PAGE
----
Reaching globally-agreed targets for health risks such as smoking and alcohol can prevent more than 37 million deaths by 2025.
A new international study led by Imperial College London has estimated how achieving globally-agreed targets for six important health risks between 2010 and 2025 will reduce deaths caused by the big-four chronic diseases: cancers, diabetes, lung disease and cardiovascular disease (mainly heart disease and stroke).
Published in The Lancet the study finds that achieving the targets can prevent over 37 million deaths from these diseases by 2025. The large majority of the extra deaths will be in low-to-middle-income nations. Targets for reducing smoking and blood pressure will lead to the largest health benefits.
In 2011, the UN General Assembly agreed to reduce deaths from the big-four chronic diseases. The World Health Organisation (WHO) created targets for both premature deaths from these chronic diseases and their key risk factors like smoking, alcohol use, high blood pressure and blood glucose, obesity and salt consumption. The researchers analysed the effects of achieving these targets for risk factor on deaths from the four major chronic diseases.
The study shows that the big-four chronic diseases killed over 28 million people in 2010, a number that is projected to increase to 39 million in 2025 if no new action is taken.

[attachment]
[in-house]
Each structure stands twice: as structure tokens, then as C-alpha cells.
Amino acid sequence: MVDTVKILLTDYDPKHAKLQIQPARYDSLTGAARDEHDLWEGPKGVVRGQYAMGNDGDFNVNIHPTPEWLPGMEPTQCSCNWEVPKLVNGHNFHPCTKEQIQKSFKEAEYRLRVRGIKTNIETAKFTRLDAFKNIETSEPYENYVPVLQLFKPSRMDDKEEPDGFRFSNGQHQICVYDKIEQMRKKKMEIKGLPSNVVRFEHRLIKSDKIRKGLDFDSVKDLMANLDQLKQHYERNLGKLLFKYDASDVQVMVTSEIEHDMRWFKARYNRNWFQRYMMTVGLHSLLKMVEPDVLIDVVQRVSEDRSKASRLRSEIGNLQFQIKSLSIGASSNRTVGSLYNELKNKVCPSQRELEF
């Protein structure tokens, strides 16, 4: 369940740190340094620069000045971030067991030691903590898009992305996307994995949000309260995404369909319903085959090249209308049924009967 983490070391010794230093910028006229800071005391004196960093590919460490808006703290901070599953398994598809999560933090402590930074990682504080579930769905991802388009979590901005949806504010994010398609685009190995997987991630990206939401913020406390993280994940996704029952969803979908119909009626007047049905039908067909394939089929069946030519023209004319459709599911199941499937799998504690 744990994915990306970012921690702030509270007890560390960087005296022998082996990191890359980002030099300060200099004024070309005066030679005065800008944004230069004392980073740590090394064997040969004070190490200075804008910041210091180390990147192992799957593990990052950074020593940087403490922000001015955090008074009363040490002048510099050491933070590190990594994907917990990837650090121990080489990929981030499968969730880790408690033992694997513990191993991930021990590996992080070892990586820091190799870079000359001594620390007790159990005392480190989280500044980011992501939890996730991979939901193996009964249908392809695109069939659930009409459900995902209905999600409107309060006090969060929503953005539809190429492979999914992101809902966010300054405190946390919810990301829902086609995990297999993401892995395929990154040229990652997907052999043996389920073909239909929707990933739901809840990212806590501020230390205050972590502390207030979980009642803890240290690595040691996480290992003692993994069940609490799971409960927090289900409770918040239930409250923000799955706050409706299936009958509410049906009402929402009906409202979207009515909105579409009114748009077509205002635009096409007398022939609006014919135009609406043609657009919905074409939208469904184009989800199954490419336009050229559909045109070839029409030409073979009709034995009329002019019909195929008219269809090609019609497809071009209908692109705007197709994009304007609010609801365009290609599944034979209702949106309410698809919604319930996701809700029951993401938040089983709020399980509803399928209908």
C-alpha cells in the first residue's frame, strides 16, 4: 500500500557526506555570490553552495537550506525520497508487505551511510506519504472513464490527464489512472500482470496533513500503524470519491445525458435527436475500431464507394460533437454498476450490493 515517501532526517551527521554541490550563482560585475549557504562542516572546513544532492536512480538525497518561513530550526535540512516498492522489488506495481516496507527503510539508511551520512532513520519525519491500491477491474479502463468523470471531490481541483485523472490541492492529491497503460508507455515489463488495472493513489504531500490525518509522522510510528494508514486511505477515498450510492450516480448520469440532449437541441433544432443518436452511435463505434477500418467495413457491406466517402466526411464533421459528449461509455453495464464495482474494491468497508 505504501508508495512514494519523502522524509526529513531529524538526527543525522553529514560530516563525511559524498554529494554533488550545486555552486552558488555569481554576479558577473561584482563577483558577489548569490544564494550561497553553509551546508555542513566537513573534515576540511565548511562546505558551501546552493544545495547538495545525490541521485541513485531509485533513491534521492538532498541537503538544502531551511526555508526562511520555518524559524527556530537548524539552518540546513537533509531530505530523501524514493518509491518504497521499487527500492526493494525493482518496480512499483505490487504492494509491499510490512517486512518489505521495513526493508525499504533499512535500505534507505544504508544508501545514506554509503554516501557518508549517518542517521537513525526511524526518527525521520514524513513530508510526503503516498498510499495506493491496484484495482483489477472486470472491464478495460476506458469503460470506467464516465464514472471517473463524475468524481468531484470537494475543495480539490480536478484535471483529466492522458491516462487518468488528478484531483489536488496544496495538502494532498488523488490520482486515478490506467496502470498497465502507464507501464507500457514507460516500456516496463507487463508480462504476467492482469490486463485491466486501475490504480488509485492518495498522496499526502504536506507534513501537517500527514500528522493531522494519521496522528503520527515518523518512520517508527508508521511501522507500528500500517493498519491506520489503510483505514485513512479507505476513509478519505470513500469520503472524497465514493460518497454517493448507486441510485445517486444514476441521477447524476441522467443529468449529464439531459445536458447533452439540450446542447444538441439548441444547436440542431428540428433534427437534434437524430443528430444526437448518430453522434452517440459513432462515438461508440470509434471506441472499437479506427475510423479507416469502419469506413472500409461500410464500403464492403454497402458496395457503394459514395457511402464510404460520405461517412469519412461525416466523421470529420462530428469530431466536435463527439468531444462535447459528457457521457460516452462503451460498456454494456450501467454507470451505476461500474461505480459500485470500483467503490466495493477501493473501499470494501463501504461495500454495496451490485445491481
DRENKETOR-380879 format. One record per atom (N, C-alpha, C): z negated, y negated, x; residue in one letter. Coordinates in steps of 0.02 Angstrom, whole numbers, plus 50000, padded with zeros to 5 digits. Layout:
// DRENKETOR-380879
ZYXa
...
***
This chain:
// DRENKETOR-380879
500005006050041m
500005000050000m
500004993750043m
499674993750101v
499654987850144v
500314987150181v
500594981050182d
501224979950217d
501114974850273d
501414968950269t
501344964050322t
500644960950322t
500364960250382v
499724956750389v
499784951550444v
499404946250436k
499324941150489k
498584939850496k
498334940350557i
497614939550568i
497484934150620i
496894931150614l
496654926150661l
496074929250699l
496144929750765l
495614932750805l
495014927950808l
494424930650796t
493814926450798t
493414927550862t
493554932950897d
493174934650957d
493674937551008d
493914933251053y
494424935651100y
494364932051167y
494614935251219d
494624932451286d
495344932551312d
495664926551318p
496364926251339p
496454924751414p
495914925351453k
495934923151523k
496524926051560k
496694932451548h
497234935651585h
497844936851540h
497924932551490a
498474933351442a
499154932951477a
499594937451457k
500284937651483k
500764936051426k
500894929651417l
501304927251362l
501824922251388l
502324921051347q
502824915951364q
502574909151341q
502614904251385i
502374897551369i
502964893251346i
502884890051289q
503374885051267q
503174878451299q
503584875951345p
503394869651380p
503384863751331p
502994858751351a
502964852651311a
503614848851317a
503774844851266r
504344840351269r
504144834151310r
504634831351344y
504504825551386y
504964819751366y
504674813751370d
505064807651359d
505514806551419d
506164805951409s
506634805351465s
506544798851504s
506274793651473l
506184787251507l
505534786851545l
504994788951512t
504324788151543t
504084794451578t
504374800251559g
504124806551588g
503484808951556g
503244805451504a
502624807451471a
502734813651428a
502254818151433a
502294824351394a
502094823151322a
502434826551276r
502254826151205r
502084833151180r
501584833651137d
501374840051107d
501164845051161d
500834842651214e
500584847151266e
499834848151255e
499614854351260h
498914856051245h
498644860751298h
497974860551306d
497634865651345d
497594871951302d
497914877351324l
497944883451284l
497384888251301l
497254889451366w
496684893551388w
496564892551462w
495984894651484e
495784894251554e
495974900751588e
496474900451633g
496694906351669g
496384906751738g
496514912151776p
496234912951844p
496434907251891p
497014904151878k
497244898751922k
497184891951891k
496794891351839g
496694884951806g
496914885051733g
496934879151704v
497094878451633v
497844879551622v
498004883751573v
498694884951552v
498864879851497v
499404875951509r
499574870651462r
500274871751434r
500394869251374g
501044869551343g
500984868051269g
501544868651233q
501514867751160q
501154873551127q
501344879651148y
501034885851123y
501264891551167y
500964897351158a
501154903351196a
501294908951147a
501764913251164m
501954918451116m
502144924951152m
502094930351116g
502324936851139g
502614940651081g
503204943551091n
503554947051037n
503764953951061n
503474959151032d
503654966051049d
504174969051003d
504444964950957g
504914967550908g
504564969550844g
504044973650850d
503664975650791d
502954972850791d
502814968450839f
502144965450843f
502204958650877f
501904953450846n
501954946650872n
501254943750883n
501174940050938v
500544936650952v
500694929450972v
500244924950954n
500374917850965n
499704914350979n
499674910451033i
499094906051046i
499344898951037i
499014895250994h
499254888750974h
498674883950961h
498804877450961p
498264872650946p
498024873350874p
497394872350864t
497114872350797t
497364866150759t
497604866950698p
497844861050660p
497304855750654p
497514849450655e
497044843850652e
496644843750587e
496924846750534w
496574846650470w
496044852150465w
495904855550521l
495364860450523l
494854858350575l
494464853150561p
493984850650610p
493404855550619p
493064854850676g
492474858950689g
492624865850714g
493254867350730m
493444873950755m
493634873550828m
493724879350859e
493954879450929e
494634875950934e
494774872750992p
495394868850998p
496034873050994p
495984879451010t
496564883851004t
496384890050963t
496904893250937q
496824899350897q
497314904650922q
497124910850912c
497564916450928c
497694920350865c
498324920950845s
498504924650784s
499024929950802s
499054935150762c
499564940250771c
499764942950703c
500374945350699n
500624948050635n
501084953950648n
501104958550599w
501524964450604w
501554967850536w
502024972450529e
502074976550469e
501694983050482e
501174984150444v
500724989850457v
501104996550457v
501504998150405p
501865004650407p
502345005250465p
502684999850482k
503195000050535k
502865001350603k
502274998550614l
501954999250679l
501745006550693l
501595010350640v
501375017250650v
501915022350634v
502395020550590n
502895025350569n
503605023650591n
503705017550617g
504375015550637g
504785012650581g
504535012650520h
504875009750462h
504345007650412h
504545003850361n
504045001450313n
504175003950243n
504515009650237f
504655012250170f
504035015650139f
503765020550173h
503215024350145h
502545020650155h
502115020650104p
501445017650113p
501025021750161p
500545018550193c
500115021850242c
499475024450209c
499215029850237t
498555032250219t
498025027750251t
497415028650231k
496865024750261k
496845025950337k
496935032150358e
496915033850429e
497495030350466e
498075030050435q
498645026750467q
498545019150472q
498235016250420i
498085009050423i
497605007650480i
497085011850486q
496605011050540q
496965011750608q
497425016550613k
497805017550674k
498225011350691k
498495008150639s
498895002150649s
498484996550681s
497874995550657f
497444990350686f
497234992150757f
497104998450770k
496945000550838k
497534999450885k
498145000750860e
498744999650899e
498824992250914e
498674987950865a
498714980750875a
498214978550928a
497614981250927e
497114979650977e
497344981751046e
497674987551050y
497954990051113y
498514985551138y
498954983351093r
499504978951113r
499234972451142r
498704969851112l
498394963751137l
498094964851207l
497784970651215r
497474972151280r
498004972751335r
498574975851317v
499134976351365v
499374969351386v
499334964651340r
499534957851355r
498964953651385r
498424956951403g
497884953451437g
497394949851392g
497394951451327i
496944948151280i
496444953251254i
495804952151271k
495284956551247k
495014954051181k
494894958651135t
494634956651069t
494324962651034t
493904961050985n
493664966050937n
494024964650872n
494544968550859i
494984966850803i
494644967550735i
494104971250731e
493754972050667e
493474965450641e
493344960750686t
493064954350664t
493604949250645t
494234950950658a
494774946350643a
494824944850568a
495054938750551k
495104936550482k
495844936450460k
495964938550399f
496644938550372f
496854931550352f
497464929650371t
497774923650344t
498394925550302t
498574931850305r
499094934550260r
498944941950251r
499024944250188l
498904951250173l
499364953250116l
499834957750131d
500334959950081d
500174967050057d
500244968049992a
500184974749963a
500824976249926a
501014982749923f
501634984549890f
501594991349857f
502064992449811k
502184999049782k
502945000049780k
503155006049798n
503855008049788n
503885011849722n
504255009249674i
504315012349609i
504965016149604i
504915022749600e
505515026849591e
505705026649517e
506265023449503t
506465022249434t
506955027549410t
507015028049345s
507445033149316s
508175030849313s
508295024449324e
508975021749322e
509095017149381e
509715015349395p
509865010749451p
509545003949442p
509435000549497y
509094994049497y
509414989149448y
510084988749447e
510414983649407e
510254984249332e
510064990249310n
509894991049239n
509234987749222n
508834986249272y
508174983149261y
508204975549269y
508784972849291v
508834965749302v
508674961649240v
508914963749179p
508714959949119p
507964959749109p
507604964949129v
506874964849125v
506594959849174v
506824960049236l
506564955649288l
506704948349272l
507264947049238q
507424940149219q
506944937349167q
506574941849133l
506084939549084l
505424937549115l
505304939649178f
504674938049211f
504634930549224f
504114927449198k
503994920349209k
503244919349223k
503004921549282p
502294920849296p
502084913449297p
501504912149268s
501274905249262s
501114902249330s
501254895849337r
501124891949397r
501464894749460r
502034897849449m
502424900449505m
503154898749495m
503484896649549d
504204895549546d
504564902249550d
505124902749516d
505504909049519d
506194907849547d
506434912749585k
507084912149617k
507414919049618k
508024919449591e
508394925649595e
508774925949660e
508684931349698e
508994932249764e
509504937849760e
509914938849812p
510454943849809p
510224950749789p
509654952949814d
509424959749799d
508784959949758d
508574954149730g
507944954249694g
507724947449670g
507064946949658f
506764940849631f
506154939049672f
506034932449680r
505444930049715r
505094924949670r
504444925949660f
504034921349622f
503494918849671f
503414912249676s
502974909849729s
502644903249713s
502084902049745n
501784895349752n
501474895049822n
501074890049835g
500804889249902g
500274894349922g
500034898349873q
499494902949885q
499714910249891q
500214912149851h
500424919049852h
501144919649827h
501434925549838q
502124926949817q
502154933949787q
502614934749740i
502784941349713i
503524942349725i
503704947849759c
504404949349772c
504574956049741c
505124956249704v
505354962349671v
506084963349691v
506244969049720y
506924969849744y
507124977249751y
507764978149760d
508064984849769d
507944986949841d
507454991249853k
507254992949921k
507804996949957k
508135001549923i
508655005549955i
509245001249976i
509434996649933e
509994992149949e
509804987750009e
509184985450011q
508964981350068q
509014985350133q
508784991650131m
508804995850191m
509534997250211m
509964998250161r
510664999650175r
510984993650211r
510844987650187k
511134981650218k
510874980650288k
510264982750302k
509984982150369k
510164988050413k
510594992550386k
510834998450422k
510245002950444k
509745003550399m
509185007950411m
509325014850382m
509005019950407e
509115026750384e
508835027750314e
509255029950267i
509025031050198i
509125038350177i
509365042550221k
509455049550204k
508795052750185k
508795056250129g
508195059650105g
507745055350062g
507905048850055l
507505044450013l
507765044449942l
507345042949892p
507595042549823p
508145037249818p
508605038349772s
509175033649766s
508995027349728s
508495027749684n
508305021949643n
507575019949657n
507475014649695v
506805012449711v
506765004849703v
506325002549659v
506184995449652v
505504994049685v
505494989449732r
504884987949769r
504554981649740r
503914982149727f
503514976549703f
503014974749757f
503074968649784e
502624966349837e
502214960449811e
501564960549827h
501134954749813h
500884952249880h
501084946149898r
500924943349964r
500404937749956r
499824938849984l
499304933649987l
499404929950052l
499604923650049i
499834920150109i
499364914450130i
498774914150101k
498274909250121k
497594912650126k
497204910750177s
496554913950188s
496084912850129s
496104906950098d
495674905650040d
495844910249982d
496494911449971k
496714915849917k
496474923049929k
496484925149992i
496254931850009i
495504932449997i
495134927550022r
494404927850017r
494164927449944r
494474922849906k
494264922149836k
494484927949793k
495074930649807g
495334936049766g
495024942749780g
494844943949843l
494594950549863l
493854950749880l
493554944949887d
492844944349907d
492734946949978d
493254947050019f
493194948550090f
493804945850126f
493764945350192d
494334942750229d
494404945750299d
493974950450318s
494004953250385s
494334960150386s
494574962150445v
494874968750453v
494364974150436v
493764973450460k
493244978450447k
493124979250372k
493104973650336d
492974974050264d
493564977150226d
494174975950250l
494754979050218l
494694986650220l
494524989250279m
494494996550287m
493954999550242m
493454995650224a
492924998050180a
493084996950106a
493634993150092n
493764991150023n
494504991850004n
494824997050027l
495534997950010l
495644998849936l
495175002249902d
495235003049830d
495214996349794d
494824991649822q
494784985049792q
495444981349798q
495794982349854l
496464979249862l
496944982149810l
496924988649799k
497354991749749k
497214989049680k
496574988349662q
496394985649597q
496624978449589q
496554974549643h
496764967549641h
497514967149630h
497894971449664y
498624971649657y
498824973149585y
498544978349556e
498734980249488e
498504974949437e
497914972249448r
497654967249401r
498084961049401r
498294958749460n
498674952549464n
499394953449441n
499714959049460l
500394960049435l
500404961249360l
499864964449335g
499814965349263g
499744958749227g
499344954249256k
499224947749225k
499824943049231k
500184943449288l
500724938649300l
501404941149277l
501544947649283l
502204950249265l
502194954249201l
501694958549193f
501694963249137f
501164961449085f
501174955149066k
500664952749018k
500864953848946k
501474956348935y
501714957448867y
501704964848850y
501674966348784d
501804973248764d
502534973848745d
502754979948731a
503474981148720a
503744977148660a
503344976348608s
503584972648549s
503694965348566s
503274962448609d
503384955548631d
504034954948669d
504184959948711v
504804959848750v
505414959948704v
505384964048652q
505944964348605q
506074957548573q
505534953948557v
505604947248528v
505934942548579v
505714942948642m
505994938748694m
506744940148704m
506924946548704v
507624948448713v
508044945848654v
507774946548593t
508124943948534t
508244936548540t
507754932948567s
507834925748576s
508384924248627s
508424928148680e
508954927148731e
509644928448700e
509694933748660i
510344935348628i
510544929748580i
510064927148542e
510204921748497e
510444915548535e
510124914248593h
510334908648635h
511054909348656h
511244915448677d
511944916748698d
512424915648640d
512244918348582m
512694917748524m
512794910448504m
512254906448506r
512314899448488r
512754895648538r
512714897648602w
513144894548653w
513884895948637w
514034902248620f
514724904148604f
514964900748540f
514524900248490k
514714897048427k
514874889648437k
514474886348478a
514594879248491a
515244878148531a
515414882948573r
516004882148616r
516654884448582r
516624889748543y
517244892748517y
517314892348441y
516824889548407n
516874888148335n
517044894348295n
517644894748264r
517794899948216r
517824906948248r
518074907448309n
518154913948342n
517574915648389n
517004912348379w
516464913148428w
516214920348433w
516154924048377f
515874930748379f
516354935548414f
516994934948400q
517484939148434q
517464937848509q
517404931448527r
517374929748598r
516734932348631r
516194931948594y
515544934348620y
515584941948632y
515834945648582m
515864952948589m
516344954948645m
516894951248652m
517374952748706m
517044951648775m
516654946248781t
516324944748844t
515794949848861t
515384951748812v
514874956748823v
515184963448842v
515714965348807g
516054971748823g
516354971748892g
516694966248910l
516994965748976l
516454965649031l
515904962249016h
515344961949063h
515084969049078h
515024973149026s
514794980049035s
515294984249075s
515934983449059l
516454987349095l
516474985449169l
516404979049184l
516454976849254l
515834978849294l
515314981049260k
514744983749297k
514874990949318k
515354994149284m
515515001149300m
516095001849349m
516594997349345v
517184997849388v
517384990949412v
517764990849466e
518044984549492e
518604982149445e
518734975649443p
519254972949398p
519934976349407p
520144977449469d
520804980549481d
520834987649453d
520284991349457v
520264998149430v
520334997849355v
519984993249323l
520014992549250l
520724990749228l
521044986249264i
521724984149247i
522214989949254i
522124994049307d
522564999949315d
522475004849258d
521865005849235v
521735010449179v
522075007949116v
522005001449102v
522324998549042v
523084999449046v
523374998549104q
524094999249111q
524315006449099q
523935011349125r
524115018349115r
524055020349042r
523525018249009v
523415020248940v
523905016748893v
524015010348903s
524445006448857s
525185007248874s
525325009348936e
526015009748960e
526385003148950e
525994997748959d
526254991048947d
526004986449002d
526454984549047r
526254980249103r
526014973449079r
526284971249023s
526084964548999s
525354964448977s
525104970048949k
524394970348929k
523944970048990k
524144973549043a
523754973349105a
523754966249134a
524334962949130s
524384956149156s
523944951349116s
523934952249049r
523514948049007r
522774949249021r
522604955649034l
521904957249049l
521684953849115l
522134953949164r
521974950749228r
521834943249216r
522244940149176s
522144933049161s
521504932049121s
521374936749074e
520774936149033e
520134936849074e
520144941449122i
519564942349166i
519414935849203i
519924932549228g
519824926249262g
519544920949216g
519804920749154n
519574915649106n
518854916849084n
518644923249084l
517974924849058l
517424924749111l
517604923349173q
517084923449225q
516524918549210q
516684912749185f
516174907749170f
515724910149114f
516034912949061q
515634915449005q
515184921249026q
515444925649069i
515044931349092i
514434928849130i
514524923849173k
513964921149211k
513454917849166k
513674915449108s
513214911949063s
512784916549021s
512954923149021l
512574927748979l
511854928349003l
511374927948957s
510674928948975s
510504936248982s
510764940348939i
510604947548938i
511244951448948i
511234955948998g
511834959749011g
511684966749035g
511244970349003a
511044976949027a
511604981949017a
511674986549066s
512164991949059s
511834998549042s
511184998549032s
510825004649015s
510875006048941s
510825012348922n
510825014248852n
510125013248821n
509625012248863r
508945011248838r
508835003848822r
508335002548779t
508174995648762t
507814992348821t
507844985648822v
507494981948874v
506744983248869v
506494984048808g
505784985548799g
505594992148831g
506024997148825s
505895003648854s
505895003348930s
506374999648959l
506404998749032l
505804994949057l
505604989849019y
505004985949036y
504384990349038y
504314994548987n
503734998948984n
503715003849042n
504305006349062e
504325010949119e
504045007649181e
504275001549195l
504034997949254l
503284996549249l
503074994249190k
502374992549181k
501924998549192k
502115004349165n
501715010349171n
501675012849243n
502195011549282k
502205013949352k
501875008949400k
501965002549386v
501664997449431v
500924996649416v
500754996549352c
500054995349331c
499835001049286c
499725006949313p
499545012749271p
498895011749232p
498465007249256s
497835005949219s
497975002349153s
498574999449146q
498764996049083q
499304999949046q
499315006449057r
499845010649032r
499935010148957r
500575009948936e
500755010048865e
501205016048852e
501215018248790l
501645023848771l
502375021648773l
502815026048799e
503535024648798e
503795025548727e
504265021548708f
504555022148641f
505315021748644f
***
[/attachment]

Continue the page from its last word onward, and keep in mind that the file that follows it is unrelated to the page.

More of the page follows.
If the six risk factor targets are achieved, the risk of dying prematurely from chronic diseases in 2025 will go down by 22 per cent for men and by 19 per cent for women compared to their 2010 levels. This corresponds to preventing more than 37 million deaths between 2010 and 2025, including 16 million deaths amongst those who are younger than 70 years and whose deaths are considered premature.
Senior author of the study, Professor Majid Ezzati from the MRC-PHE Centre for Environment at Imperial College London's School of Public Health said: "It is possible to achieve most of the desired reduction in deaths from chronic diseases by tackling a small number of preventable risk factors."
The current global targets include a 30 per cent reduction in smoking levels, a 10 per cent reduction in alcohol consumption and a 30 per cent reduction in salt in food. The research found that achievement of some targets had bigger impacts than others, with reductions in smoking and blood pressure producing the greatest benefits.
If a more ambitious target of halving the levels of smoking is achieved alongside the other targets, the risk of dying prematurely from the big-four would be reduced by nearly 25 per cent in men – the desired global target – and by 20 per cent in women. This corresponds to averting nearly 43 million deaths between 2010 and 2025.
Study lead author, Dr Vasilis Kontis from Imperial College London's School of Public Health said: "Our study demonstrates that the tobacco use target should be more ambitious. Reducing the prevalence of smoking by 50 per cent by 2025 is feasible based on proven policy measures, and should become a global target to avoid millions of premature deaths."
Professor Ezzati said: "Much larger impacts will be seen in low-to-middle-income countries where 31 million deaths will be averted. High income countries are already working towards many of these targets with a range of policy measures such as tobacco and alcohol taxes, public smoking bans, and guidelines to reduce the amount of salt in food, although we still need to find ways to curb obesity and diabetes.